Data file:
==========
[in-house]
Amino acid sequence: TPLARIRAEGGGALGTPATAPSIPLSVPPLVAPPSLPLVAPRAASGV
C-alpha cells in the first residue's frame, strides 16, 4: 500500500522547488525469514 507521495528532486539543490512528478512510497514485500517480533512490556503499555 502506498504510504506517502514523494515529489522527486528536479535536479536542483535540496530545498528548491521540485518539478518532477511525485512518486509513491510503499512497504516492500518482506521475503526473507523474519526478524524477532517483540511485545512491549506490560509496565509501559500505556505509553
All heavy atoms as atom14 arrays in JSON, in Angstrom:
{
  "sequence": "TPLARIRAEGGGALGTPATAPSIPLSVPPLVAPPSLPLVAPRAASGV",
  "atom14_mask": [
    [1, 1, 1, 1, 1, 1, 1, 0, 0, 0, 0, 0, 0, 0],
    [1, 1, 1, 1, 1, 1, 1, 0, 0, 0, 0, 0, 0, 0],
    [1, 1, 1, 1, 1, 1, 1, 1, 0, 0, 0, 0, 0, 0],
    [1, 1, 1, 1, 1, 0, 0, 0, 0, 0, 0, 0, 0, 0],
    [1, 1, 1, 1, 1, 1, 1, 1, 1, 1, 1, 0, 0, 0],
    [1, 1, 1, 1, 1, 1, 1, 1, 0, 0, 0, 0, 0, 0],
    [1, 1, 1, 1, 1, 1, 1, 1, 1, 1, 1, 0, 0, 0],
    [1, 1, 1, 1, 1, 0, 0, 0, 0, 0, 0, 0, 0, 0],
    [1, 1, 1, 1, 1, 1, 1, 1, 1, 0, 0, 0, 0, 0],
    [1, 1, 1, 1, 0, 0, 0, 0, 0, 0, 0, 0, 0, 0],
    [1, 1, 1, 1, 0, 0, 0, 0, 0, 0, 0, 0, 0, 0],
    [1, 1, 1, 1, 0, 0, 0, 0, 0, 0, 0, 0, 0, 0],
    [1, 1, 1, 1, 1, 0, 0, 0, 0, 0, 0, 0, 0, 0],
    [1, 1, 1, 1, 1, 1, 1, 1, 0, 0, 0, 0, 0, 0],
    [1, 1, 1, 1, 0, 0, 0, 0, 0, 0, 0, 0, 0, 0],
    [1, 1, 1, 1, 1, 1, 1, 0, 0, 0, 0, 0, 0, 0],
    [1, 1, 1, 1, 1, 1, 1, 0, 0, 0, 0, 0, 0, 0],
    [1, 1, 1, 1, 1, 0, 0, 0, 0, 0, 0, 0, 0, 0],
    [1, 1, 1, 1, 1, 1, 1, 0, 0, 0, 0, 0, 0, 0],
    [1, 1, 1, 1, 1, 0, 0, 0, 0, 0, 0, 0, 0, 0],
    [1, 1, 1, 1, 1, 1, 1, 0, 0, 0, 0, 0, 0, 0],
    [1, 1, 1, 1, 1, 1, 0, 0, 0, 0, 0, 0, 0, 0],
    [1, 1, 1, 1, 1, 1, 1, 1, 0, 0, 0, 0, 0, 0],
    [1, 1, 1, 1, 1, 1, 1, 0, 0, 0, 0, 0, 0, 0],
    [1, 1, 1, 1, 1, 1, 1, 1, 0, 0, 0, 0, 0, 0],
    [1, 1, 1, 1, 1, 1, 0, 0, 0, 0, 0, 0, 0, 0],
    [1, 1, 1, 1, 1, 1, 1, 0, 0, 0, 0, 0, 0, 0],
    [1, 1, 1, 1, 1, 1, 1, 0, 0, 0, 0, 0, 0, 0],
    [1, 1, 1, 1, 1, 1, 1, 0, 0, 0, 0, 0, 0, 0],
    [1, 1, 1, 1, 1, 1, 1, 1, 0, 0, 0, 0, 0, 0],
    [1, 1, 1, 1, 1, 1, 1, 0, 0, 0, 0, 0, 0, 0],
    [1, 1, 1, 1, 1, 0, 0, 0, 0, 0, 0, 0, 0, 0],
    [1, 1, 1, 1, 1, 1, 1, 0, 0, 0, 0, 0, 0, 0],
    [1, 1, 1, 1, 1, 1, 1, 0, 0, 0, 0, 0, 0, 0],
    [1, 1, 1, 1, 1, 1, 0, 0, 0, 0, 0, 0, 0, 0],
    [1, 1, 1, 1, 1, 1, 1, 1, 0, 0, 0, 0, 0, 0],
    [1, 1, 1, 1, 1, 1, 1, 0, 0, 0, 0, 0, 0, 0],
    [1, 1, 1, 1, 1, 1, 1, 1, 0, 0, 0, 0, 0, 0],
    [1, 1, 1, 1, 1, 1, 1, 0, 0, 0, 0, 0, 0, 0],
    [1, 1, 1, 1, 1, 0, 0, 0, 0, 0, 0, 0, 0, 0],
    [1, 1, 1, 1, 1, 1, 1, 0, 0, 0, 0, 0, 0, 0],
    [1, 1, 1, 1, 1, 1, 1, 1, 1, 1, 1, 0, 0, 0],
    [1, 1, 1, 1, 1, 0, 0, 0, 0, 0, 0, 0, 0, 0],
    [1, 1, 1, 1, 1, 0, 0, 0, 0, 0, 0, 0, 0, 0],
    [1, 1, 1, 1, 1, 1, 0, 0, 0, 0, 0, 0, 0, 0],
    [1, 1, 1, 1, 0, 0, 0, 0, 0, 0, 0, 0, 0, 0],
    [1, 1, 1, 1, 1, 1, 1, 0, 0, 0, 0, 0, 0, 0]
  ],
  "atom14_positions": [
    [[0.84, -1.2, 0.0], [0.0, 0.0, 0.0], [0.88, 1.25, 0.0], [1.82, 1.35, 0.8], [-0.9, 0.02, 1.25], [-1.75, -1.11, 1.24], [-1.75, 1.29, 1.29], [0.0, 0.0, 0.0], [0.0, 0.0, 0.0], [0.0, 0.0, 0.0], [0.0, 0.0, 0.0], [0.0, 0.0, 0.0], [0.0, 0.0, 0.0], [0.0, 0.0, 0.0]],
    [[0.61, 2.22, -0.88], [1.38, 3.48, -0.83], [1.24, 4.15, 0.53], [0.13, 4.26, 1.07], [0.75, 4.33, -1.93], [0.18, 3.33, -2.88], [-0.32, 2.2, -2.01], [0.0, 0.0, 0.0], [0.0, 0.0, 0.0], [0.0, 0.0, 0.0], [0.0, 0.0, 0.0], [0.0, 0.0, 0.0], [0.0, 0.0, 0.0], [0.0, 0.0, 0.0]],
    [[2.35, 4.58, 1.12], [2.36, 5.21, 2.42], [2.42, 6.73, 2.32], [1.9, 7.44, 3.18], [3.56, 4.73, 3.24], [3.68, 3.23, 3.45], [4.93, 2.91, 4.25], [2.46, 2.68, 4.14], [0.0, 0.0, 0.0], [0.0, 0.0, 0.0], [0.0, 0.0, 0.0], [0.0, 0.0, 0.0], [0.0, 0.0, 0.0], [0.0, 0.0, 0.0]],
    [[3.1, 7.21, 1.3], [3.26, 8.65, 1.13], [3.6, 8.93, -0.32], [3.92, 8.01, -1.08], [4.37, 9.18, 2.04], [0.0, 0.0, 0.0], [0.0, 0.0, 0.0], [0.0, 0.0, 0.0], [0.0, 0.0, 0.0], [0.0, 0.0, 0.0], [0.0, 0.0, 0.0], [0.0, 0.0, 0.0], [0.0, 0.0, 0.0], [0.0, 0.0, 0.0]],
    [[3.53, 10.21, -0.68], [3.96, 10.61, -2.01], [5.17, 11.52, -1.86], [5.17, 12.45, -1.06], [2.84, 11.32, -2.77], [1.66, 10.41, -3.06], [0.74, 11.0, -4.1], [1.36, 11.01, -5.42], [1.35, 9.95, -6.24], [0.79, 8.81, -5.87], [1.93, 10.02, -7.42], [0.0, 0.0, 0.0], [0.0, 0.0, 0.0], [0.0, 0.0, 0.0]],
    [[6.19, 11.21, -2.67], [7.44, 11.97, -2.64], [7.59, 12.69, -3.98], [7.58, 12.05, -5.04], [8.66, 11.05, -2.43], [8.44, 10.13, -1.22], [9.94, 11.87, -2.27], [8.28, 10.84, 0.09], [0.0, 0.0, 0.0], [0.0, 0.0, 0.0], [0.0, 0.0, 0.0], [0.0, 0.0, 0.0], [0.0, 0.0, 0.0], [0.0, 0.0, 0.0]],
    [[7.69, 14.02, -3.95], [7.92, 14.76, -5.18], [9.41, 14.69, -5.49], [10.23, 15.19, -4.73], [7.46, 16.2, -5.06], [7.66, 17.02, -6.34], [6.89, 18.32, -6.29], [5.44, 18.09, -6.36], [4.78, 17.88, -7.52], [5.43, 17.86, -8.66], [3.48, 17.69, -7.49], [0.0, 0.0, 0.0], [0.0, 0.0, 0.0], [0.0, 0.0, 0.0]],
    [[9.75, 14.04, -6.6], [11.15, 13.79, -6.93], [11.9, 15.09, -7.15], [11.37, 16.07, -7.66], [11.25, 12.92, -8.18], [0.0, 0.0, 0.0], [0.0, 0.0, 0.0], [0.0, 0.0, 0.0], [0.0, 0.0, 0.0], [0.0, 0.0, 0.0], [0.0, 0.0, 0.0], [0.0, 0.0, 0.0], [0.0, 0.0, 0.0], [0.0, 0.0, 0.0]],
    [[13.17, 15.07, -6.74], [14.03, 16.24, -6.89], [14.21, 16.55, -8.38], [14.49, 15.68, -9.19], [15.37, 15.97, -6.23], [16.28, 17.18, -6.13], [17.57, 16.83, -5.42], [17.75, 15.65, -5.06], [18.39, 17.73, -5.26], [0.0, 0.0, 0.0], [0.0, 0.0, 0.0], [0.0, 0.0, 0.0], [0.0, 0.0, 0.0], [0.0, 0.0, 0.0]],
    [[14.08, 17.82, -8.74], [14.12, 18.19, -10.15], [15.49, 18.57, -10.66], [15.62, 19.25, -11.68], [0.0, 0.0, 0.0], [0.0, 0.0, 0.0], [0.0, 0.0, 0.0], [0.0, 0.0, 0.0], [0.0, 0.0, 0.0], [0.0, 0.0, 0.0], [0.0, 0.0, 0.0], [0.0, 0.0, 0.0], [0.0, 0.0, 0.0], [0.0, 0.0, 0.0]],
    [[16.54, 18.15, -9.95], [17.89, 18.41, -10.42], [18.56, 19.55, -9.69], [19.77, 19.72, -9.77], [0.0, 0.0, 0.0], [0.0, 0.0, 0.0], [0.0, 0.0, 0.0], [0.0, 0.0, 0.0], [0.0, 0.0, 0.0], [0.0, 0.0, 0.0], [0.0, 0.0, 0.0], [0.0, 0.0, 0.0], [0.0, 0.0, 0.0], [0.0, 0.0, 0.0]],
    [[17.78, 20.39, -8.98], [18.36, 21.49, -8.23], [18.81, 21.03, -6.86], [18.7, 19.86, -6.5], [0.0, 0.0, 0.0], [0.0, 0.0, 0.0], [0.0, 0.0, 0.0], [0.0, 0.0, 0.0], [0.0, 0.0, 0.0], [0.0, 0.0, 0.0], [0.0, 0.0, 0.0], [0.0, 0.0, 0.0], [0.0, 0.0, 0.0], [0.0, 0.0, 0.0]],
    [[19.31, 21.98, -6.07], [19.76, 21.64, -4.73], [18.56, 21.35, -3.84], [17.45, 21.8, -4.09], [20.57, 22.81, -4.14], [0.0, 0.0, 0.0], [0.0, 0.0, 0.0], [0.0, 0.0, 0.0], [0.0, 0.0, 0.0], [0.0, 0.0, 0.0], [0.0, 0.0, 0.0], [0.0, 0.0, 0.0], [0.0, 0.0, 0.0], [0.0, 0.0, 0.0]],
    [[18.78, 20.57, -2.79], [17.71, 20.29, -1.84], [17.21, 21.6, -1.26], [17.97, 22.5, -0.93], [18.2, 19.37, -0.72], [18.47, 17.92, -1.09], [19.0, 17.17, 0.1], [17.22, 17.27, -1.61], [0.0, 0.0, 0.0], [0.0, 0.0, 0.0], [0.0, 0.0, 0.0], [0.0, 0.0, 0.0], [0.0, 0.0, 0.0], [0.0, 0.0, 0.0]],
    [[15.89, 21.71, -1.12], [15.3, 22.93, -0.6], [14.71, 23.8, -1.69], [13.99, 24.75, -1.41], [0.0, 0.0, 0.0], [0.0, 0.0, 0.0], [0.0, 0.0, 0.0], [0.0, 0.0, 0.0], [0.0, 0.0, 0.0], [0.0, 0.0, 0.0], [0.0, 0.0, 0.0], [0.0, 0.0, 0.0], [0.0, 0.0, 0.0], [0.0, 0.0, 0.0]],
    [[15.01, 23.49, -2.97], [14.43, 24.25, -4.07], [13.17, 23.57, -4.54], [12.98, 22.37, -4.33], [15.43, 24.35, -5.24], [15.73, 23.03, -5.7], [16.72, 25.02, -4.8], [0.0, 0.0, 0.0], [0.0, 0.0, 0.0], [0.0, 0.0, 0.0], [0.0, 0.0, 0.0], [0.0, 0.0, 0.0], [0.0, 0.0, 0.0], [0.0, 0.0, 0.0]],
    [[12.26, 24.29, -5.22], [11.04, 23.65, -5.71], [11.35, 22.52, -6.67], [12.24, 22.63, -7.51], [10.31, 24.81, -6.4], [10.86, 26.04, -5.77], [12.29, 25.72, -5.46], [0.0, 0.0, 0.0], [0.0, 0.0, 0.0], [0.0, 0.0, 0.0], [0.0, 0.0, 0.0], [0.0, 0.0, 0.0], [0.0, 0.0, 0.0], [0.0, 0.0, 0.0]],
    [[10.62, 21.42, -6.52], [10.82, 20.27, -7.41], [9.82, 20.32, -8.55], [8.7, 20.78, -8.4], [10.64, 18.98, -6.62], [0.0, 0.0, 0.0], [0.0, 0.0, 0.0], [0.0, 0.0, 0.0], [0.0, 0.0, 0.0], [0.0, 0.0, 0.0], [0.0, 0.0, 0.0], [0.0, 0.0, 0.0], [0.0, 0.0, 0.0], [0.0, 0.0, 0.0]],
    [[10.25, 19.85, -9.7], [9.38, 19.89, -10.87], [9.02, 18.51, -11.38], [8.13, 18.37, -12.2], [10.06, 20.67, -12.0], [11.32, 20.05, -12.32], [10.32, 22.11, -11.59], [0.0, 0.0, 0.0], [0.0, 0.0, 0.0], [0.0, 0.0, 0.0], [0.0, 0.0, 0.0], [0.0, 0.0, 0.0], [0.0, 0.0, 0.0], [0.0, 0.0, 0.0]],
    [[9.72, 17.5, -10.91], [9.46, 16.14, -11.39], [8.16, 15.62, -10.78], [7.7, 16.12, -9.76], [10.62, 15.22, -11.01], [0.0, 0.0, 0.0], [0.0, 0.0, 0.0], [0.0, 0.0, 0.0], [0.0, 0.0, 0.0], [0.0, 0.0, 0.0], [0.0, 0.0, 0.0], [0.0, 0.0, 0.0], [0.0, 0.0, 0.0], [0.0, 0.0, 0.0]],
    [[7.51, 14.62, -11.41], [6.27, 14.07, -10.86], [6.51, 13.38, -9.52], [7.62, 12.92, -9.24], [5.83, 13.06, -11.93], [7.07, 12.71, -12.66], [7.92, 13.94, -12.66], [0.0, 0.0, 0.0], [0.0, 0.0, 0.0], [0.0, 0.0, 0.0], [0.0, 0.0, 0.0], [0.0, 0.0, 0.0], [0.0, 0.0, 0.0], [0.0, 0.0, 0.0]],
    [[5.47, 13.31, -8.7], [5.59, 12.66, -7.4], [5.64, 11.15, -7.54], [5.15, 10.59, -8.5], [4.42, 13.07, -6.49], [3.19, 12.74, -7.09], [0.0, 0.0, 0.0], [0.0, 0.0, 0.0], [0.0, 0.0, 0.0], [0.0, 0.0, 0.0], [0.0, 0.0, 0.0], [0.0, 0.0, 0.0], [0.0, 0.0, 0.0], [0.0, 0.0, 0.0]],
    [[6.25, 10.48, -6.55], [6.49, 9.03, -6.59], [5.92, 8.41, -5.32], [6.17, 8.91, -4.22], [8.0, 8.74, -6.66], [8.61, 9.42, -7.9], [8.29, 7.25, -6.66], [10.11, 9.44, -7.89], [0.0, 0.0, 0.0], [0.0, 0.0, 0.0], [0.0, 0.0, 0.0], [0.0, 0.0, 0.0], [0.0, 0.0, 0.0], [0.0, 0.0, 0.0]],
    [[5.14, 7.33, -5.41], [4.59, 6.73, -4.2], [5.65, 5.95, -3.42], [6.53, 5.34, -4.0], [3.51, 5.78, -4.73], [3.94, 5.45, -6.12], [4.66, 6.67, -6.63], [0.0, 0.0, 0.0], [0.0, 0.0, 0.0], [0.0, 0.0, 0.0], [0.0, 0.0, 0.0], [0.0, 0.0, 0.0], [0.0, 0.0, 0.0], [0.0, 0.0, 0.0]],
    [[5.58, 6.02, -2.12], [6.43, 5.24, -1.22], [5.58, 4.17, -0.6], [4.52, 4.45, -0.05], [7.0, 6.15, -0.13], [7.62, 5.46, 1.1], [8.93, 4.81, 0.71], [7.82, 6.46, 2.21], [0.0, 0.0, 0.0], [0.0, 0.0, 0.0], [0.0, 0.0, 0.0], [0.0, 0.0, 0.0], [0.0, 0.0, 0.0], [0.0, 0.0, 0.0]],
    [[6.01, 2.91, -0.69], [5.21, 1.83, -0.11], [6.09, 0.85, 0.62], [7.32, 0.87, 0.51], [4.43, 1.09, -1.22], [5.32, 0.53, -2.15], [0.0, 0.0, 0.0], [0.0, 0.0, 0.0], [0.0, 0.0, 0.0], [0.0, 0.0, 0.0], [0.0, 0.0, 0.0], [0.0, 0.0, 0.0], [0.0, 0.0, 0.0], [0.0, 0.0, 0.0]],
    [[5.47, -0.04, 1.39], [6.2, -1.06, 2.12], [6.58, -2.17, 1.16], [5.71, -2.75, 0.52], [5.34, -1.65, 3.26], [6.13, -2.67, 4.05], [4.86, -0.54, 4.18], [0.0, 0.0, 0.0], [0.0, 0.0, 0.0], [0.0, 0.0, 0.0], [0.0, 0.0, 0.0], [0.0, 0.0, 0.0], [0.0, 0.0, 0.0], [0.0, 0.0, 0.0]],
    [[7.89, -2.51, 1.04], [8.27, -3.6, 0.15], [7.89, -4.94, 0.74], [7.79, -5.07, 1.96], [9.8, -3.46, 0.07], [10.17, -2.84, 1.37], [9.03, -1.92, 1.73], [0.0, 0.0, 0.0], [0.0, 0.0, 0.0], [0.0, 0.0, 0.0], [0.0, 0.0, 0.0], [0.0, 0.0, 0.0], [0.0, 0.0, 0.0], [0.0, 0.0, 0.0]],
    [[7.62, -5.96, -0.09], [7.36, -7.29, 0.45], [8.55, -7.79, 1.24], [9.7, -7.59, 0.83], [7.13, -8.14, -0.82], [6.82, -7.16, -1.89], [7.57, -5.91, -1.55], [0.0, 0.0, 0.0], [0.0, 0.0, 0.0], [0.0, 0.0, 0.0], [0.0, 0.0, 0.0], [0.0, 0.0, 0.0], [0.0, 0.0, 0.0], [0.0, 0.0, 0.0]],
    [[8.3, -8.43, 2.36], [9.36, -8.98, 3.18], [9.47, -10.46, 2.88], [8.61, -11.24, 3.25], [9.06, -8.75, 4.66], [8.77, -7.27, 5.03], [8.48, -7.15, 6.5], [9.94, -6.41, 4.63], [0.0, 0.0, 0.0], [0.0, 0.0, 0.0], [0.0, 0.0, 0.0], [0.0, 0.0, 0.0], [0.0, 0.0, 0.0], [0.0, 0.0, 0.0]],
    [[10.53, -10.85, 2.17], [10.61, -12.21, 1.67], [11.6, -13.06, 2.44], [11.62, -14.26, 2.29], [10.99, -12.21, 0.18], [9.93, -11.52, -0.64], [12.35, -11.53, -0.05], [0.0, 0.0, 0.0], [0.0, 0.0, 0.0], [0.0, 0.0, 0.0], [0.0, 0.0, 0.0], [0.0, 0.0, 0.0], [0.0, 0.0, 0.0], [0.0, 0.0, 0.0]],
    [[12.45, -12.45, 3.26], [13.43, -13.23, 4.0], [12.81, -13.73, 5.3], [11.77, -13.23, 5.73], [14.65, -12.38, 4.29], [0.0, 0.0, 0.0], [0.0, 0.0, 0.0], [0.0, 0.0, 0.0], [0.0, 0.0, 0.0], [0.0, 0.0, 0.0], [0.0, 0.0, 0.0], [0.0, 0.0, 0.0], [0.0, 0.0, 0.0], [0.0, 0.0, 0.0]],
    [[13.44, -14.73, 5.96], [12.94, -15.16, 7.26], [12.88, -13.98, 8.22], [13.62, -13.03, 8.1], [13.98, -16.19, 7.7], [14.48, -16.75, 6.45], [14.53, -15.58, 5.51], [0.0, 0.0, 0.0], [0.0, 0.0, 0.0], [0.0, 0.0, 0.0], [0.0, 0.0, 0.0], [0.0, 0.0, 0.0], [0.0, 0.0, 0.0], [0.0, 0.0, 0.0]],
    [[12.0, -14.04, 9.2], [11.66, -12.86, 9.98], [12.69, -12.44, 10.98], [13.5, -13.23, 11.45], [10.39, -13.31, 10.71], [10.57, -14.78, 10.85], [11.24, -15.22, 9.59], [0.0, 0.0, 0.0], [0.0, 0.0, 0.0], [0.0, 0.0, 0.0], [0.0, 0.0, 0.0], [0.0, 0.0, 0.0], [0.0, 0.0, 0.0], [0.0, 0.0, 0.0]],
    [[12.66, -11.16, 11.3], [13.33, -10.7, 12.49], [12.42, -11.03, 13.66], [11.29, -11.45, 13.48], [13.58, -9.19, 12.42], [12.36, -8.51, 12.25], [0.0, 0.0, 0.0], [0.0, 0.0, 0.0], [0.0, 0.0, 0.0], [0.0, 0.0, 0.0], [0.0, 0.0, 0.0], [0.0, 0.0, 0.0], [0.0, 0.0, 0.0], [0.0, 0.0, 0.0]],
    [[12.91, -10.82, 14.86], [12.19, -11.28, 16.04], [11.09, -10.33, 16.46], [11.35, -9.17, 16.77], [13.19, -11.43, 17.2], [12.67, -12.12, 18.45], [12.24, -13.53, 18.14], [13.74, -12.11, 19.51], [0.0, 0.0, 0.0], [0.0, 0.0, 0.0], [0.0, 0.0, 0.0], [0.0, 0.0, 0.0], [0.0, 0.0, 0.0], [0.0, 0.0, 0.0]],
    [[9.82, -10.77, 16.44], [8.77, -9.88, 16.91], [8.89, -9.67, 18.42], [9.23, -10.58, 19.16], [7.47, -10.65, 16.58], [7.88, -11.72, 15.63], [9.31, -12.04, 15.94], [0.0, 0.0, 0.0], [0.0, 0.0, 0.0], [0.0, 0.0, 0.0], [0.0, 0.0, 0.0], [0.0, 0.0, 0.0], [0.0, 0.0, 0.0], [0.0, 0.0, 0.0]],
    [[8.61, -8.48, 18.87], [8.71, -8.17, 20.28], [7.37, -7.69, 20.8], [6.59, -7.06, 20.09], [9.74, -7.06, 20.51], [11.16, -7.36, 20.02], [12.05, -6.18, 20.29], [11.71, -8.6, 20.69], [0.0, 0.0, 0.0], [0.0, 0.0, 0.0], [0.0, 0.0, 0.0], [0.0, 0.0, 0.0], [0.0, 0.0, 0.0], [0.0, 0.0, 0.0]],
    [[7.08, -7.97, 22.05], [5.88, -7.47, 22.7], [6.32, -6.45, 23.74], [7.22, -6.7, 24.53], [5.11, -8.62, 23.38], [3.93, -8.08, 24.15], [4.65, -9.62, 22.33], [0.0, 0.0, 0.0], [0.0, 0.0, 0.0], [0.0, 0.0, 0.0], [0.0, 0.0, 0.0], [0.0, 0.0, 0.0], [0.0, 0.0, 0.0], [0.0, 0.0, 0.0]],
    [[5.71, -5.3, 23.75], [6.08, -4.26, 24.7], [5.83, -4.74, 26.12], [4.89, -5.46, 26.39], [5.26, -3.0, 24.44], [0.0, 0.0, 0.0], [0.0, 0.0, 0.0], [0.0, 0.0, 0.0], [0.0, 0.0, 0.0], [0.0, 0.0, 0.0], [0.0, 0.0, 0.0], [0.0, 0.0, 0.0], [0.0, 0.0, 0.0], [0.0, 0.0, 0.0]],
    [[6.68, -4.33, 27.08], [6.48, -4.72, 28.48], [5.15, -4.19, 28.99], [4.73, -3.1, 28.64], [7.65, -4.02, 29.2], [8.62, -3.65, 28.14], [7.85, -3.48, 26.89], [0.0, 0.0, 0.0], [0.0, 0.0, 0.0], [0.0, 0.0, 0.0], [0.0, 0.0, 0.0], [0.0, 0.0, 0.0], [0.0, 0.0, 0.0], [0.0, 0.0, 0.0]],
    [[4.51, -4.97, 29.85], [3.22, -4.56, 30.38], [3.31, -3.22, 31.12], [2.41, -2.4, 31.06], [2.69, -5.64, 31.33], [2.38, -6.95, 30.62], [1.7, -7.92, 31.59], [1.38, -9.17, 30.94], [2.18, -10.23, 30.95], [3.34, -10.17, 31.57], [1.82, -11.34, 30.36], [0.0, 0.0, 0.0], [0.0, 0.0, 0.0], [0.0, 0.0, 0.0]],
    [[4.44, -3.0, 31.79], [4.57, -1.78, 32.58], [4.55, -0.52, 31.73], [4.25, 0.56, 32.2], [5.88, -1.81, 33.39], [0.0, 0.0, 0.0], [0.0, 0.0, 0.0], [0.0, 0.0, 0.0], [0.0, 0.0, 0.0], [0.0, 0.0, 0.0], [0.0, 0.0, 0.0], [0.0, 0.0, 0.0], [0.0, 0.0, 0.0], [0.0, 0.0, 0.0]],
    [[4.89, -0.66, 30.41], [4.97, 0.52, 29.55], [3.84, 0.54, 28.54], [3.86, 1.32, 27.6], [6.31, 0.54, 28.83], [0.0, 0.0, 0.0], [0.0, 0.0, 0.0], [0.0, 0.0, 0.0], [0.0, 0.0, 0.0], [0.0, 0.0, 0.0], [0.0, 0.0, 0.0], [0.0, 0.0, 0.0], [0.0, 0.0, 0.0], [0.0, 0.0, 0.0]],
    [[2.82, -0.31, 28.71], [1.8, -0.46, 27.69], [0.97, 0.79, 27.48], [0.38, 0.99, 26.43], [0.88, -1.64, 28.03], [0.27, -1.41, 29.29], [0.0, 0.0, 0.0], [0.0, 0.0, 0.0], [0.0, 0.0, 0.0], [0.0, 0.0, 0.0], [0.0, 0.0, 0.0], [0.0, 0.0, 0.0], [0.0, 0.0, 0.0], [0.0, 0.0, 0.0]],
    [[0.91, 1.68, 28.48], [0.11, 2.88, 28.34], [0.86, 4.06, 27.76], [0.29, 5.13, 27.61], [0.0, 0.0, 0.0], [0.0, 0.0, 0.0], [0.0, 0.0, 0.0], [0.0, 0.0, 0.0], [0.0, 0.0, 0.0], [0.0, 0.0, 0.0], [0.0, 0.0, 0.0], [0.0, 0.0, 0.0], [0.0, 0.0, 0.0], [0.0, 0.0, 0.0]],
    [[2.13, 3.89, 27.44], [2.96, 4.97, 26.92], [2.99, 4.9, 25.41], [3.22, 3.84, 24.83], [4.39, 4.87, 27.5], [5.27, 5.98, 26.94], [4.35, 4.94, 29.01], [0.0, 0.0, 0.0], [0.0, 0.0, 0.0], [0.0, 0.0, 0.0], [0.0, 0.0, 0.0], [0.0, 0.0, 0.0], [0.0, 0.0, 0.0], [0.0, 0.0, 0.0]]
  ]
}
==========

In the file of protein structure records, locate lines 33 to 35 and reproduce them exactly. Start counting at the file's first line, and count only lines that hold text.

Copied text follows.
    [1, 1, 1, 1, 1, 1, 0, 0, 0, 0, 0, 0, 0, 0],
    [1, 1, 1, 1, 1, 1, 1, 0, 0, 0, 0, 0, 0, 0],
    [1, 1, 1, 1, 1, 1, 1, 0, 0, 0, 0, 0, 0, 0],